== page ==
My answer to "Can you recommend a therapist to help with my anxiety?"

Lucy Peanuts therapist

Last weekend, I got the following text from a friend of mine. She had recently moved in with her boyfriend of a year and she needed advice:

"[Boyfriend} I talked about his anxiety. We both think it’s time for him to start talking to someone. Any suggestions on a therapist? Need advice."

What a challenge!

Though I’m honored when people reach out in a pivotal moment, I feel extremely ambivalent about recommending therapists. It's so easy to find the wrong one. (As I've written about before, I went to numerous therapists who never diagnosed me with anxiety.) It's not that I'm against therapy. It's just that I think it's only one part of the equation.

on the one hand on the other hand hands

So before I continuing down the therapy route, I started with this question to get her thinking:

"Does {Boyfriend} have neck or back pain? Is he weird about schedules and a little Type A?"

She said, "Not sure. Yes. Yes. How did you know?"

I told her that his symptoms sounded very familiar. I suspected he was a fellow member of the overthinking tribe.

I told my friend: "Getting to know the self you’ve been pushing away is an uncomfortable, messy process. If seeing a therapist feels like it can help with clarity, your boyfriend should do it. But therapy is one of many changes that will probably need to happen, and it might not even be the most important one." I told her that he should focus on finding a cognitive behavioral therapist who, sadly, tend to be even more expensive than regular therapists.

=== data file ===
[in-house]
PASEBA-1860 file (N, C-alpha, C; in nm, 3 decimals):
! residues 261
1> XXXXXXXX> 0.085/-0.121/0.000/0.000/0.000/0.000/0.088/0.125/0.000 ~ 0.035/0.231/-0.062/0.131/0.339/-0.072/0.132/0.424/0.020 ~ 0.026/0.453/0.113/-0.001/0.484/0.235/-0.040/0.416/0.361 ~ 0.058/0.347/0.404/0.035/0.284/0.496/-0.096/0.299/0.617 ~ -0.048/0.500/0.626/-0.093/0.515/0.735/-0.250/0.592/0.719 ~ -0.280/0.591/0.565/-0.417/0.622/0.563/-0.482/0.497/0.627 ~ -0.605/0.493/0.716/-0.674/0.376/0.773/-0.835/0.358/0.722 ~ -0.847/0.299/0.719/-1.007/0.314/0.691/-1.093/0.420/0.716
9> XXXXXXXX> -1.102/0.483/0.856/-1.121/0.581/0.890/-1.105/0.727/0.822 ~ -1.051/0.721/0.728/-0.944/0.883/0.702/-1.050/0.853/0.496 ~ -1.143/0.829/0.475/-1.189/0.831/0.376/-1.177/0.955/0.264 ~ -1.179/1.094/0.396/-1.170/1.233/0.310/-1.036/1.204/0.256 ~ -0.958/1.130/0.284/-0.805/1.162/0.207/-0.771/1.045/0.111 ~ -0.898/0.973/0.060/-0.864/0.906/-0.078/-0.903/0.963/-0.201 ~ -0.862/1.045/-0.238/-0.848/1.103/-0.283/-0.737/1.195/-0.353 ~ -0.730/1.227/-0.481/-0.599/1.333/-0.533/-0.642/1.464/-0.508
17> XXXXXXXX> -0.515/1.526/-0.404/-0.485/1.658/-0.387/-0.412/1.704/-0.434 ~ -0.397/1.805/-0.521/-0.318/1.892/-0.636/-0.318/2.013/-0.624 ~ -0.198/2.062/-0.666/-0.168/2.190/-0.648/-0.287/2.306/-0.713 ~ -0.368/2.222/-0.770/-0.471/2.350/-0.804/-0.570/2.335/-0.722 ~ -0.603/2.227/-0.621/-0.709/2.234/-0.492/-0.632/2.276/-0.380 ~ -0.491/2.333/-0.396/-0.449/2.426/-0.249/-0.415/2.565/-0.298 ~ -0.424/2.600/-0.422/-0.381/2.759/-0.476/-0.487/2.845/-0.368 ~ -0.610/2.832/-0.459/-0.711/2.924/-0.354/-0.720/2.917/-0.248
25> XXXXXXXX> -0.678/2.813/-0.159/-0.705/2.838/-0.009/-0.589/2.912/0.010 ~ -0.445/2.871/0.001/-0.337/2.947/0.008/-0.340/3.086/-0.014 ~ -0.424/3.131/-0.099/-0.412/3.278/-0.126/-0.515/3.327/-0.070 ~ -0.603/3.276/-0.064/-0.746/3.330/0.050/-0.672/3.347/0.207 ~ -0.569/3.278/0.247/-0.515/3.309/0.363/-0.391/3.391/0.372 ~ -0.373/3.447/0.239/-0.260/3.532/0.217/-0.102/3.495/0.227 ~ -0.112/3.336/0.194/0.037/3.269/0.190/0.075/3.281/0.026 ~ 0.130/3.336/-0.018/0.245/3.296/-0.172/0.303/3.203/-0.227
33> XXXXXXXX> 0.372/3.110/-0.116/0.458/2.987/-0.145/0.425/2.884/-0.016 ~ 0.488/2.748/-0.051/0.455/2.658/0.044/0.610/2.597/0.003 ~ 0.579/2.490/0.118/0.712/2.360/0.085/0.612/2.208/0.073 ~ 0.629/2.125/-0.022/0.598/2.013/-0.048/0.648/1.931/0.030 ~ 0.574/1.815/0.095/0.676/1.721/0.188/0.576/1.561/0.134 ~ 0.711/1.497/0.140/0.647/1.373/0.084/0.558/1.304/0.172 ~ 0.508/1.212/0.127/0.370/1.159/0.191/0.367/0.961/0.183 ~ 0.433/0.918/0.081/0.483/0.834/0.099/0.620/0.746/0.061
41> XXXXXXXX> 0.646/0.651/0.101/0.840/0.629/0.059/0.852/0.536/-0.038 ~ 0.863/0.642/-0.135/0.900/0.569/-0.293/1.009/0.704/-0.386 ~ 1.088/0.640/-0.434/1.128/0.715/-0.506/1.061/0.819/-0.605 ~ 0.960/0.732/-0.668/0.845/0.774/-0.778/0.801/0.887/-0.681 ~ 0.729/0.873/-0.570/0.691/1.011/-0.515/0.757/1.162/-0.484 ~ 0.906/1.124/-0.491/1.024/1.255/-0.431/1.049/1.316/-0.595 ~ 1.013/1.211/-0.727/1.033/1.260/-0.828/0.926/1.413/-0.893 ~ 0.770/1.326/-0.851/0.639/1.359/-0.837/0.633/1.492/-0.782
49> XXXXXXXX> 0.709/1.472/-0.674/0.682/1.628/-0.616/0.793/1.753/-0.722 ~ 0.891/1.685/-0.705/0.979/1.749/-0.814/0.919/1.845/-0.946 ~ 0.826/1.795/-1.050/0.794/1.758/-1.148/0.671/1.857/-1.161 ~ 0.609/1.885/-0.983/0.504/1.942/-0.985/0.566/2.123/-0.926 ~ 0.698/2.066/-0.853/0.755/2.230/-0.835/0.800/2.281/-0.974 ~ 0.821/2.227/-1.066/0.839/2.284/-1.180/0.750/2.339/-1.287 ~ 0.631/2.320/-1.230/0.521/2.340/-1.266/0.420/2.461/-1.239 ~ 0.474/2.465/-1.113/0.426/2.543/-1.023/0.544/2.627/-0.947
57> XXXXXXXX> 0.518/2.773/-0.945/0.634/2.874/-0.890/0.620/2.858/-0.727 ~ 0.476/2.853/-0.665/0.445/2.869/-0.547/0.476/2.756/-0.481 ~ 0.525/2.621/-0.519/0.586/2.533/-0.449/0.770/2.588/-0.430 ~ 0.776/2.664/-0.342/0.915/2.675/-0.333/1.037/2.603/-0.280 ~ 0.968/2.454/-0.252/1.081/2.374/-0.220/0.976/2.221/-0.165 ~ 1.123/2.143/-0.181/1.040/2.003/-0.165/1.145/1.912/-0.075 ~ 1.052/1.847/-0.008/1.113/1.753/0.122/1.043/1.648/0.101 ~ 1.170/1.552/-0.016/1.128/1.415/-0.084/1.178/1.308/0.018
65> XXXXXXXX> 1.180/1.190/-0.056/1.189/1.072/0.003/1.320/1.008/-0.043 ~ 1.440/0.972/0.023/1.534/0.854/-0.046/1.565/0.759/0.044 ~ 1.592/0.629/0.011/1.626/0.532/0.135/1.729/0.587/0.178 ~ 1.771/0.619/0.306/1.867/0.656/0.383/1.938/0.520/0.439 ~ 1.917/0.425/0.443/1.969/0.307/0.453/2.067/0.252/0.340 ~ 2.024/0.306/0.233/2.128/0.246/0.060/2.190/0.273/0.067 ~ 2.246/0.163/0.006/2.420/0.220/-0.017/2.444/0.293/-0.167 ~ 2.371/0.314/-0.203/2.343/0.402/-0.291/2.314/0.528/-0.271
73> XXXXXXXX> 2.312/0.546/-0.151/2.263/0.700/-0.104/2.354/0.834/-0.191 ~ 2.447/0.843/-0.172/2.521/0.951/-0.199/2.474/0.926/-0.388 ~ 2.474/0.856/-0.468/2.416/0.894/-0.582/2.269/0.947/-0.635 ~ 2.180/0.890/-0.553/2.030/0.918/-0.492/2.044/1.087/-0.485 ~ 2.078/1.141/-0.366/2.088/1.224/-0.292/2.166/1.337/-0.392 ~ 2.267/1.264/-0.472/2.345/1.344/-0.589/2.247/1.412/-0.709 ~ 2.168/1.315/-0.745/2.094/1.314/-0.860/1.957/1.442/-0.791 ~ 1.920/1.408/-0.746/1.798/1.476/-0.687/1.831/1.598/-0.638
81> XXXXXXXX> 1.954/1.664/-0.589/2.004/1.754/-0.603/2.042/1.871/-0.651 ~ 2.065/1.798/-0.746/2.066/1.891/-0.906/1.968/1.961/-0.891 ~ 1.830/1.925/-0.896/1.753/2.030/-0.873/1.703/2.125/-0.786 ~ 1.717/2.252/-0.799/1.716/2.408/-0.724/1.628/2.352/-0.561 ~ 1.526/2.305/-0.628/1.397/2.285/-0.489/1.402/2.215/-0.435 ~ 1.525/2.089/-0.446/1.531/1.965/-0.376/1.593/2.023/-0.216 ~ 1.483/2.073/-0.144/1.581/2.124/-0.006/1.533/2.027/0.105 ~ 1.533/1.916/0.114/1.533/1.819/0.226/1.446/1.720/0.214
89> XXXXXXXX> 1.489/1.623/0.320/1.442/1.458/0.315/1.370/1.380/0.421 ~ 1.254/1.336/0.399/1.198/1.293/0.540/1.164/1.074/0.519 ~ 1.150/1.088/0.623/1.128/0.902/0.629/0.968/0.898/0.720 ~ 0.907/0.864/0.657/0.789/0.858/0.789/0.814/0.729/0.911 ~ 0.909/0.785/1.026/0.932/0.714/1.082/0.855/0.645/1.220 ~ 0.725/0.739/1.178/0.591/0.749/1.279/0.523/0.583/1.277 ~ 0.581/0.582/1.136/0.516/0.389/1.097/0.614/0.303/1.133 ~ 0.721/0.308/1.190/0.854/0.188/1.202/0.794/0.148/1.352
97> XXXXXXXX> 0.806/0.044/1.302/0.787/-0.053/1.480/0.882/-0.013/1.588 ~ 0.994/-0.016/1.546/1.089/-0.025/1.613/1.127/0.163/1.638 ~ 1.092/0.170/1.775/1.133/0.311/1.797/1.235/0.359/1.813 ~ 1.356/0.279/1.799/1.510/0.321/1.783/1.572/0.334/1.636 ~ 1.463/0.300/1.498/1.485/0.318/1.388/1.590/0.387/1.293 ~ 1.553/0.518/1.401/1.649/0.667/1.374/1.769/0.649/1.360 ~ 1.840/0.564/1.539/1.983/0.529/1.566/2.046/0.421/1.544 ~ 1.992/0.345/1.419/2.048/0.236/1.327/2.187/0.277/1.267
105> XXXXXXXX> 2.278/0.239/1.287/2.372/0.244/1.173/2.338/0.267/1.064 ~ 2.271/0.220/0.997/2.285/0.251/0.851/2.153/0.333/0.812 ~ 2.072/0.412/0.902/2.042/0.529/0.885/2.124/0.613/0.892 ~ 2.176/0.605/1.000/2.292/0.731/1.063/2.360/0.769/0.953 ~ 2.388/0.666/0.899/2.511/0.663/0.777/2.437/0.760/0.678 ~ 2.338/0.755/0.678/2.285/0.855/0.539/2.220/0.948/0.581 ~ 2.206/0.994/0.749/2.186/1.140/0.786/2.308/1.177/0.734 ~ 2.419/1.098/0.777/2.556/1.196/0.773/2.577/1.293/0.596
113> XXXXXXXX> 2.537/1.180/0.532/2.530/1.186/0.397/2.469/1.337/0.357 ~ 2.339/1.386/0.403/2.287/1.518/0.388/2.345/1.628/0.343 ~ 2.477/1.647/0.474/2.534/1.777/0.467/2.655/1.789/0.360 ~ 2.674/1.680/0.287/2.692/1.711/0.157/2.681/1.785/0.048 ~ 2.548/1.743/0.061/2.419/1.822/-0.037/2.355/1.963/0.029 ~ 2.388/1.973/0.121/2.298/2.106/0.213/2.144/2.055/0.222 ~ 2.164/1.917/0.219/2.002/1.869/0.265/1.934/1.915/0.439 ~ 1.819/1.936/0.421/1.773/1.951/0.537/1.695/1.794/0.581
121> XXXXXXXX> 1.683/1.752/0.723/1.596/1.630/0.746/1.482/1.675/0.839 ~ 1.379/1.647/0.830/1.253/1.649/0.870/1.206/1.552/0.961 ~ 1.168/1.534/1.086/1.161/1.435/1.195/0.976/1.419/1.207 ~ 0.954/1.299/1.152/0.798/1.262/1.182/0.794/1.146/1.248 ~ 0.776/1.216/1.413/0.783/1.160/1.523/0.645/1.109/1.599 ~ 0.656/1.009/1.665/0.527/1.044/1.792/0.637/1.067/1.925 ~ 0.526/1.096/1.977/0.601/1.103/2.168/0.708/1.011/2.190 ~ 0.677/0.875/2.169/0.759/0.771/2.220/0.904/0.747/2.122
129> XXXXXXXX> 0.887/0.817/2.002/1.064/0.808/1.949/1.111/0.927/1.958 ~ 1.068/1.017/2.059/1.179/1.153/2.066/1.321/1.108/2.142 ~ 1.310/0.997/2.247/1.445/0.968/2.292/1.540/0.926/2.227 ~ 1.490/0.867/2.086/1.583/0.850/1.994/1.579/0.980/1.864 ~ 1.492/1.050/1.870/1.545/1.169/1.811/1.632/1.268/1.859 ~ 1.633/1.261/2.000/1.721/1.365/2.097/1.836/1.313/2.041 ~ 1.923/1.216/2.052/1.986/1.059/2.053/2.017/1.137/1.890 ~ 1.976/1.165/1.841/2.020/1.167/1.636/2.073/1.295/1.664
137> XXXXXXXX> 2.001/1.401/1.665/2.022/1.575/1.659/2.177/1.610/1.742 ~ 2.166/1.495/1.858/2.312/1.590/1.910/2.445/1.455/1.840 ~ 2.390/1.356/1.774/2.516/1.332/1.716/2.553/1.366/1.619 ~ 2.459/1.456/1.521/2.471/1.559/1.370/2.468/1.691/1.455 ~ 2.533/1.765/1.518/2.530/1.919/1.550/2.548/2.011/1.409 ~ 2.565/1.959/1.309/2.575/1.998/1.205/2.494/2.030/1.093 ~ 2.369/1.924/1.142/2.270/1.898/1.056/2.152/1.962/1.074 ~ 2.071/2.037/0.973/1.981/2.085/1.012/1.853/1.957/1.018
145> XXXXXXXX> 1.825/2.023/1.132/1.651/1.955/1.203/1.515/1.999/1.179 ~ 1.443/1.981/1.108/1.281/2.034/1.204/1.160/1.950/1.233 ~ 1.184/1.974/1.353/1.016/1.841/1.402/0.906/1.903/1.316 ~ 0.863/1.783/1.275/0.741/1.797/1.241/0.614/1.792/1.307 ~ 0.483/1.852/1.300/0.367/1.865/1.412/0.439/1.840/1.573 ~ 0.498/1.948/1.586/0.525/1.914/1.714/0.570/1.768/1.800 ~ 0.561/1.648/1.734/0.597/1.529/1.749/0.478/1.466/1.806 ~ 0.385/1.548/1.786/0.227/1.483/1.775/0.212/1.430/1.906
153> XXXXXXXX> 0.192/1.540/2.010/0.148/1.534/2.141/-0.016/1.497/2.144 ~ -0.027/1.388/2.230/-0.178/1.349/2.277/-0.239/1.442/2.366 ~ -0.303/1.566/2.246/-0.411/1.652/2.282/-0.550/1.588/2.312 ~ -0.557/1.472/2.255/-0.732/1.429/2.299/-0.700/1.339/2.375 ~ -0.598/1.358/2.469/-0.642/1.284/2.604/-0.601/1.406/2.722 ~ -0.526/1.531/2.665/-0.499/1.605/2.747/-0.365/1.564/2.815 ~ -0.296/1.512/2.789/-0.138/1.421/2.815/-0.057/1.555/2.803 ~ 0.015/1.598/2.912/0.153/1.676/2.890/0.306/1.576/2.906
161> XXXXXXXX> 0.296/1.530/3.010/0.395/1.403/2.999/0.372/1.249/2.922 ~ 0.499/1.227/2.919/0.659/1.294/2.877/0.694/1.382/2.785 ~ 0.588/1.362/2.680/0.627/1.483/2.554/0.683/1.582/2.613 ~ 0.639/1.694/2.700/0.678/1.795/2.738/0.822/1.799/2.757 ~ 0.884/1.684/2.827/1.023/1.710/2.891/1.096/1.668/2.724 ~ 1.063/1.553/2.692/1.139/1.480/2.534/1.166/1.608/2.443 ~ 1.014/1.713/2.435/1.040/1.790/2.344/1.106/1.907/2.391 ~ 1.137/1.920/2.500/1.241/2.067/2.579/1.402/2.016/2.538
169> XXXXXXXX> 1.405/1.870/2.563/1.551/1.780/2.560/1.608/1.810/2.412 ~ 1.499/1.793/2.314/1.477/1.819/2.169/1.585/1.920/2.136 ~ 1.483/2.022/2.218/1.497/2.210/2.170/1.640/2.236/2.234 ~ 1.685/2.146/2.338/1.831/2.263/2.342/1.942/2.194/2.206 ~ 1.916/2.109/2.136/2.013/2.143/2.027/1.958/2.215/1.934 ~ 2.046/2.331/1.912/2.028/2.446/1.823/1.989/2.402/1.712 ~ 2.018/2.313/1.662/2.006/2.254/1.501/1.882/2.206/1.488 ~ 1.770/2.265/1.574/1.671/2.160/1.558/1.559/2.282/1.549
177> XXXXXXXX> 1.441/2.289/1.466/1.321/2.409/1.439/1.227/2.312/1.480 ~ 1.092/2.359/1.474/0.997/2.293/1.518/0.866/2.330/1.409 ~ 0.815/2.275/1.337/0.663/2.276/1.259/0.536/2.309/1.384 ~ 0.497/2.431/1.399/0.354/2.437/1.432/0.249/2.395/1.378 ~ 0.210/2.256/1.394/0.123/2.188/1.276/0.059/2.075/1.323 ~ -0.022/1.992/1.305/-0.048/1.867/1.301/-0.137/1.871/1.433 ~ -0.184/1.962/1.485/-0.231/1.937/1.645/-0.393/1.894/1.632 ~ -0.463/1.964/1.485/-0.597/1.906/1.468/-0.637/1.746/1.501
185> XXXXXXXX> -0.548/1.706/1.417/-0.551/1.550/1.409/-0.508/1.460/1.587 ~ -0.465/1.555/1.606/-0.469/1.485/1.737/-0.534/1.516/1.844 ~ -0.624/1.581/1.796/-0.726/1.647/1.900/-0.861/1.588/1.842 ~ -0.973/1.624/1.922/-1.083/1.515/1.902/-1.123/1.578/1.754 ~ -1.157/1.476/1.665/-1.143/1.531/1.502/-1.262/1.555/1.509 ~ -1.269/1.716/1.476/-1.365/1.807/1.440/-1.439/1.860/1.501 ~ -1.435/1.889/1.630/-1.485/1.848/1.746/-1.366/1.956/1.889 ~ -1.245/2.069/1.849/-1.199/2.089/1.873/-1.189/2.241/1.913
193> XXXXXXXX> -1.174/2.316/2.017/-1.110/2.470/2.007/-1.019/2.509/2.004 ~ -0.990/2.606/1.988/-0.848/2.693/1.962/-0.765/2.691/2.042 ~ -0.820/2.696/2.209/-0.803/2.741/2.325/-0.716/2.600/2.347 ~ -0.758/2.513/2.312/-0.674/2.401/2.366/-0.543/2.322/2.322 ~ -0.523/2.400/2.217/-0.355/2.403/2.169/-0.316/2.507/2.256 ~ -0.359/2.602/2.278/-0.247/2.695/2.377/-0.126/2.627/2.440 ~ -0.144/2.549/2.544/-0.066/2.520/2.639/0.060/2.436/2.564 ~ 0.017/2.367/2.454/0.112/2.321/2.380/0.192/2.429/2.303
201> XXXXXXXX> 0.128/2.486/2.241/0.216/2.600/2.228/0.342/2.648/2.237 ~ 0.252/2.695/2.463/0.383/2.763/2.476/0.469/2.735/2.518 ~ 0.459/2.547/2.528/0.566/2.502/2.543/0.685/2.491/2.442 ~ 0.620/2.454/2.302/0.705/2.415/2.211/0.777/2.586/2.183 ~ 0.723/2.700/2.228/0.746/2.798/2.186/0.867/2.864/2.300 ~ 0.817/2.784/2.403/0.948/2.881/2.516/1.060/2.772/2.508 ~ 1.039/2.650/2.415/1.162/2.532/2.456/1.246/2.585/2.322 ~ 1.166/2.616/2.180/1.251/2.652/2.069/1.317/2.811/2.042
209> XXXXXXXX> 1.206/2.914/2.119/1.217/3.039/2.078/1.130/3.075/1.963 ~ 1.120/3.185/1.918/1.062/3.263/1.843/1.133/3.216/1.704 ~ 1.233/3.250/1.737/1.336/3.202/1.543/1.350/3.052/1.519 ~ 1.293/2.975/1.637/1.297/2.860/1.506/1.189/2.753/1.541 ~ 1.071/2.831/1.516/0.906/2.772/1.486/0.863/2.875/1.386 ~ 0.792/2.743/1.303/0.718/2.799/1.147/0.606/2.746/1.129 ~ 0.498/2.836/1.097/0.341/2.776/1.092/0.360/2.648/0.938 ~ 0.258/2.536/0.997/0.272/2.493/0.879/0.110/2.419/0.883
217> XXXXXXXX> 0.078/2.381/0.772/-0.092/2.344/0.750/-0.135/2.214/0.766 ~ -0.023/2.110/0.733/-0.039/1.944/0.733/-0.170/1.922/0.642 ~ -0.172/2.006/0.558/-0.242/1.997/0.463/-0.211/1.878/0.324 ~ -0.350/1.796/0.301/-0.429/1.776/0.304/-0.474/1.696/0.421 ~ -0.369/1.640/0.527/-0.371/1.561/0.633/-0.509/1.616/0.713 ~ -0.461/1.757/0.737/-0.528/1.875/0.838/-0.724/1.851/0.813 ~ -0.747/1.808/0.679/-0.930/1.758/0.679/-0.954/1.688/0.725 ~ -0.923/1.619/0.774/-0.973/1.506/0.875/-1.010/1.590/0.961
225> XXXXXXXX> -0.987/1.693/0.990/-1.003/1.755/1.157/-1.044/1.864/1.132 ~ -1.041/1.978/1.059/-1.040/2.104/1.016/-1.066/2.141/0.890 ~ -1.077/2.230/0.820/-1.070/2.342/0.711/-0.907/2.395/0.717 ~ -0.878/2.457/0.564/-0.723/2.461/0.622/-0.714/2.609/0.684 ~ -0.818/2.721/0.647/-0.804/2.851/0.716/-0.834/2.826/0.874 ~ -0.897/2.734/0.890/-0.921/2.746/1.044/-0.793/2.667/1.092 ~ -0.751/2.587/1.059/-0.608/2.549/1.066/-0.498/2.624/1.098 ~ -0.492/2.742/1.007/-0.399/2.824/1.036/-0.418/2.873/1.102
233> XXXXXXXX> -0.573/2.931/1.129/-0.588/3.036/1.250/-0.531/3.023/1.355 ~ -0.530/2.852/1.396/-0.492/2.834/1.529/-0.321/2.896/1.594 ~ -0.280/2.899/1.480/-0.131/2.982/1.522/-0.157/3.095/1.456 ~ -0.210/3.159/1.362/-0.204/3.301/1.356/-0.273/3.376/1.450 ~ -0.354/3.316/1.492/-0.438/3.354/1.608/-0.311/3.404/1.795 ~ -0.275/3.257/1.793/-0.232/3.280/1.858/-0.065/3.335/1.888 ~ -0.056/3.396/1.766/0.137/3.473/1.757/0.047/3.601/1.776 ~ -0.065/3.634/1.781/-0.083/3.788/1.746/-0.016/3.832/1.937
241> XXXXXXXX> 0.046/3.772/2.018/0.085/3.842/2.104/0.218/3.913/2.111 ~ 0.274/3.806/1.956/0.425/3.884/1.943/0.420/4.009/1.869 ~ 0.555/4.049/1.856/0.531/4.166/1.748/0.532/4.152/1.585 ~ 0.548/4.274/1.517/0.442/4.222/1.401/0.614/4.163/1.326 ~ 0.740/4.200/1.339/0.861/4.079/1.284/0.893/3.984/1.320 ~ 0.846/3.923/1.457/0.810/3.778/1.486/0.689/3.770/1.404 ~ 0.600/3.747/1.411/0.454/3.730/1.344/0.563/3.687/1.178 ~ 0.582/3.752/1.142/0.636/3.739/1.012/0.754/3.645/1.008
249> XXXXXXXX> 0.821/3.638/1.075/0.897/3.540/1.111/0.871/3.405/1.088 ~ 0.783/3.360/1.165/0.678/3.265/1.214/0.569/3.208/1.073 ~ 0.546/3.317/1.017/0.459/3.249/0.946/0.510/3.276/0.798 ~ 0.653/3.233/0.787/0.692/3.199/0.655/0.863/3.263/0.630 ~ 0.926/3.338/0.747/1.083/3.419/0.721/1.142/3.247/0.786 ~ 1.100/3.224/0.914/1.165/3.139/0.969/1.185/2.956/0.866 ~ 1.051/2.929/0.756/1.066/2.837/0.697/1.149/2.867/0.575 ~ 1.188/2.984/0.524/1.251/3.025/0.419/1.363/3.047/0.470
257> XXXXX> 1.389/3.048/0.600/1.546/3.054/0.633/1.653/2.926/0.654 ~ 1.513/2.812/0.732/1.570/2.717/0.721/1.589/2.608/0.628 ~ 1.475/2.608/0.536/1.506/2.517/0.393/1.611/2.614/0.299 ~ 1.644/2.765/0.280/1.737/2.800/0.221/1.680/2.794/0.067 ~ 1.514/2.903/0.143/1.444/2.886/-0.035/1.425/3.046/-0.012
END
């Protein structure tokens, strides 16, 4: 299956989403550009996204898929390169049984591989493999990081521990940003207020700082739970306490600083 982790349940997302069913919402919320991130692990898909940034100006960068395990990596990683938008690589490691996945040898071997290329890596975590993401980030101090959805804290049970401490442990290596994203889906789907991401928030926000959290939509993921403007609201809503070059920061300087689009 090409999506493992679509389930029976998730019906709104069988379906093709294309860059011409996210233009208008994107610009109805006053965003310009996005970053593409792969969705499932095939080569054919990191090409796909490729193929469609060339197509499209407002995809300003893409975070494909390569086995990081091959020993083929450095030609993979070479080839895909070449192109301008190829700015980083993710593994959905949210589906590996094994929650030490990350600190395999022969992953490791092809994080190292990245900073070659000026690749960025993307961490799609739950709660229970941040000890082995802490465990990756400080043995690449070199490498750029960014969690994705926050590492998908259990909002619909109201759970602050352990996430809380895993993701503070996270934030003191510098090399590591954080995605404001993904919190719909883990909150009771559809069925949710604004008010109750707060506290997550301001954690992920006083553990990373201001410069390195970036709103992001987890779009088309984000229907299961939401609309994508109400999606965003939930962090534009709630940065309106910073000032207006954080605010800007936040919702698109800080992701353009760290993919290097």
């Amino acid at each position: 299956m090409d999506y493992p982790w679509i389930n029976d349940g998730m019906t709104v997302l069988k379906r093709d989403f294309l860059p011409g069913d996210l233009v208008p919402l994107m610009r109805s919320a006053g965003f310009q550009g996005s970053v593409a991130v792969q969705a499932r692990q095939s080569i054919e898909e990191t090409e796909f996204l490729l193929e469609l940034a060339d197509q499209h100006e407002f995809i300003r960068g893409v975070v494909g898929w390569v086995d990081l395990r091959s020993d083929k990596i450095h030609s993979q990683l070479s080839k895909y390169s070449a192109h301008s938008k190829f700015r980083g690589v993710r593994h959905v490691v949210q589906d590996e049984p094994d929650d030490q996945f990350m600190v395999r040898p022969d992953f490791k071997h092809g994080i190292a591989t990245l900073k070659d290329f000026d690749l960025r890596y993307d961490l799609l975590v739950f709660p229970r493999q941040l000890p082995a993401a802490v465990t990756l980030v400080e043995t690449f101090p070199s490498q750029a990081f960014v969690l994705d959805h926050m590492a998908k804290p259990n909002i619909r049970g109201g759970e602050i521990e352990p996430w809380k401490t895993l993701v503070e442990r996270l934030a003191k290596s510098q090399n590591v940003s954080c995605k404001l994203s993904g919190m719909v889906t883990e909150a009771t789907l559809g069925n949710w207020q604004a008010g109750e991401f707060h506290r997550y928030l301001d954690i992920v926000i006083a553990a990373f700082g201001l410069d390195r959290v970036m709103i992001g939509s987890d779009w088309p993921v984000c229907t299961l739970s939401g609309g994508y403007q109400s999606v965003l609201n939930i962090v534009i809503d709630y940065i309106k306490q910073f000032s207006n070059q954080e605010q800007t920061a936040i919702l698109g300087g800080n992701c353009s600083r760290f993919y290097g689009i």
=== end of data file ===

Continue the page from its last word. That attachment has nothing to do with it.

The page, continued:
Then I shared this reading list with my friend, as well as an in-depth interview from Like-Minded Magazine that described my early path to anxiety awareness to help spark her thinking. I told her that she and her boyfriend were embarking on a new journey together that would take many forms. Medication, meditation, and communication were the treatments I found that worked best for me right now. Here was my list of action items:

  • explore meditation immediately
  • begin reading the book on the list that appealed to him
  • experiment with trying to describe what he was feeling in simple sentences to her. Anxiety makes us even worse at it than humans normally are.
  • research cognitive behavioral therapy and see what he thought
  • accept the following, because it's true:
the only answers are within

"Finally, I want to share the good part of this news," I said to my friend. "By realizing something’s wrong — by knowing there’s a disconnect — your guy is already partway there."

"And he’s very lucky to have you at his side."


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